Reply to 'The Better Land?'
The points raised by Edward Higginbottom and Colin Baldy in their thoughtful response to the publication of The Better Land are in the main answered in detail in my accompanying booklet to the second volume which has just been released by Amphion. Space does not allow for a detailed discussion here of the points raised. In many ways, Dr. Higginbottom and I are at one, but I do feel that both he and, to a greater extent, Colin Baldy, miss the point of my argument, and I hope that the editor will allow me to respond in detail at a later date.
The debate, I feel, focuses on the following disputed points:
Whether the very considerable social changes over the past fifty years rule out the possibility of training boys to sing in the traditional way. I would say they do not.
If it is possible to train boys to sound like those featured on The Better Land, is it desirable to do so? I would say, Yes.
Is the forcing up of the lower 'chest' voice into the higher register injurious to a boy's voice and responsible for vocal problems and the early loss of that voice? I would say yes, there is a good deal of evidence to support this claim.
Has what we once knew as the traditional Boy Soprano Sound been lost and replaced by a sound which our fathers would not recognise? I would say yes, it certainly has.
Do boys stop singing too soon these days not only because of peer pressure but because of poor vocal training? Having trained boys to sing for over twenty years, I find the arguments put forward concerning the earlier breaking of voices very unconvincing, and letters received from experienced choirmasters both at home and abroad seem to agree.
Is the old 'head tone' (a sound now either unknown to or disliked by many choirmasters and used almost exclusively by boys in the past) being confused with falsetto?
The discussion has recently been taken forward by Paul Hale, the Rector Chori of Southwell Minster, one of the most respected choirmasters in the country who, in Organists' Review, writes of the boys of The Better Land:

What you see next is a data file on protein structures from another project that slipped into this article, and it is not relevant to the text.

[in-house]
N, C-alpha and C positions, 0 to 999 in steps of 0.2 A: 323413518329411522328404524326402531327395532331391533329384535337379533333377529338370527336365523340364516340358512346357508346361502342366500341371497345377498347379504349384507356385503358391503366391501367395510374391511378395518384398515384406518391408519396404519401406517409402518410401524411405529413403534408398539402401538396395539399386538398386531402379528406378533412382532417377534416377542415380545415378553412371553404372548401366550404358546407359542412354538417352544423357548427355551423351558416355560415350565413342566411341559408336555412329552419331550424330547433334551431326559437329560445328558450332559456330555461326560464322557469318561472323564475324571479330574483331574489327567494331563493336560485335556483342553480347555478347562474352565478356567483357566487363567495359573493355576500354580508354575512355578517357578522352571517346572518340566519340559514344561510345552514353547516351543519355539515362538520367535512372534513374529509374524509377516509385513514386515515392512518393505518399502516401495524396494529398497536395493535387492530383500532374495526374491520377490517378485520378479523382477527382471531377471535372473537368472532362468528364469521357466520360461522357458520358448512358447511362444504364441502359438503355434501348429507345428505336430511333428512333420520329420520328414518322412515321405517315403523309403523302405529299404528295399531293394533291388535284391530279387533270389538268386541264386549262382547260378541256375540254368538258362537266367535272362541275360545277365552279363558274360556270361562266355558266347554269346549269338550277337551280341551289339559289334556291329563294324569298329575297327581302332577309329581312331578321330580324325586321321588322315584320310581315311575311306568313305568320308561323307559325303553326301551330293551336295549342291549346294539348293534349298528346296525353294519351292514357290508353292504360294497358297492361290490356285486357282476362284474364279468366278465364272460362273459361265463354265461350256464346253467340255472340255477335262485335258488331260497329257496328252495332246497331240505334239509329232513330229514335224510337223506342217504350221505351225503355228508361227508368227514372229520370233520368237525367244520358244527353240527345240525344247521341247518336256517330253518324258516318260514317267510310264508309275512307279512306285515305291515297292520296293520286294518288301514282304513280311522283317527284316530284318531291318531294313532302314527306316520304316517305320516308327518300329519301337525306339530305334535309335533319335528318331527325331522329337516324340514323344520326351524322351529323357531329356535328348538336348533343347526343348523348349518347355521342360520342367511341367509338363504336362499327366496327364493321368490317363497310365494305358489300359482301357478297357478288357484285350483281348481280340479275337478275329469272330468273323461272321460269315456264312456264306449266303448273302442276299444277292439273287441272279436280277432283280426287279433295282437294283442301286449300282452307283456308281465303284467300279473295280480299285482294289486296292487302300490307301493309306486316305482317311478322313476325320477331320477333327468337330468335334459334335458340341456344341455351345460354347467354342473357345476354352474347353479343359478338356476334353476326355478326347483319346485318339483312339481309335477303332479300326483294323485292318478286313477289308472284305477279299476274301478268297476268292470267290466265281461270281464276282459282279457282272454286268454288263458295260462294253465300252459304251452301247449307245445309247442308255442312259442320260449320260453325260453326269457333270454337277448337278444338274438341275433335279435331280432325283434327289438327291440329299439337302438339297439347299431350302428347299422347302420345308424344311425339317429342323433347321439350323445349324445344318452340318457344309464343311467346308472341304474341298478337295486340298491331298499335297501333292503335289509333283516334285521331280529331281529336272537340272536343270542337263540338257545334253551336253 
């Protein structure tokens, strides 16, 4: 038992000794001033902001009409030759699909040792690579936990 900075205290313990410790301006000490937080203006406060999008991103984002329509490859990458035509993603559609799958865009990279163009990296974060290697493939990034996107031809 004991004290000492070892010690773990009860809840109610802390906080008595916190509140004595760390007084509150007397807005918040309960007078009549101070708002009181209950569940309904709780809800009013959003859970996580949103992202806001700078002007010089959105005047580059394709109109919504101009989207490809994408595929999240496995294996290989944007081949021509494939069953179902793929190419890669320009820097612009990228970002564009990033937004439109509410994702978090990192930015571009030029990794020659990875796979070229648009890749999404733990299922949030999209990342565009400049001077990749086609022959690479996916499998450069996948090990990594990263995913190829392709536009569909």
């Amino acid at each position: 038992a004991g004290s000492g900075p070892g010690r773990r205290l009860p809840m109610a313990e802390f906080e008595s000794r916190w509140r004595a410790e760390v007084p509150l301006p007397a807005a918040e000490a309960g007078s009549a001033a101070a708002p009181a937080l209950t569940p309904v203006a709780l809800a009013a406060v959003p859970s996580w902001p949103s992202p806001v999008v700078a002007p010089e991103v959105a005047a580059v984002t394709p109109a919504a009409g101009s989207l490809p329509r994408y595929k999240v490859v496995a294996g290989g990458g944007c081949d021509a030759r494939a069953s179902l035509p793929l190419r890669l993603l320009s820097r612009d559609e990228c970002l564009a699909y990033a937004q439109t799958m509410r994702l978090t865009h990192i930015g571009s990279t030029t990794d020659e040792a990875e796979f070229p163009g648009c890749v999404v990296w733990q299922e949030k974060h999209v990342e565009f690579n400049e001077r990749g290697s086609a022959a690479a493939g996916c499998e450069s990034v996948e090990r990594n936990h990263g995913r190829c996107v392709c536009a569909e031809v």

'The voices are all excellently trained, with the clearest diction, extended breath support, an attractive degree of vibrato, and above all, a glowingly warm and well-projected head-tone. No pushed up chest voice here, but the full head resonance. It gives me cause to reflect upon what we are doing with the training of our boys' voices today (despite apparently knowing all about technique and employing singing teachers in many cathedrals) if we can but so rarely produce such rounded musicians as these, with their sumptuous beauty of tone.' (Paul Hale - Organists' Review May 2000)
Another authority, George Bragg, the founder of the famous Texas Boys' Choir and known as 'the Dean of American Boy Choir' e-mailed me to say:
'A boy's voice comes into bloom (after he has got over the start of the voice-change) and there is then a period of approximately one year which can by all standards and results be the most wonderful year of his choir days.'
I am surprised that Colin Baldy accuses me of prejudice: the charge really does not stand up to examination, as I have pre-judged nothing. One well-known cathedral choirmaster wrote to say that before the issue of The Better Land, my ideas could have been dismissed: 'Now you have presented the recorded evidence, your case speaks for itself.'
If I have brought the old techniques back to the fore after so many years of neglect, I am thankful. It is not a question of portamento or vibrato which are merely matters of style: the real issue here is about correct 'forward' tone. As Major Denis Barthel (head boy at Temple 1931-33) said in a recent BBC interview: "Things aint what they used to be, but I am very hopeful for a restoration of the former standards."
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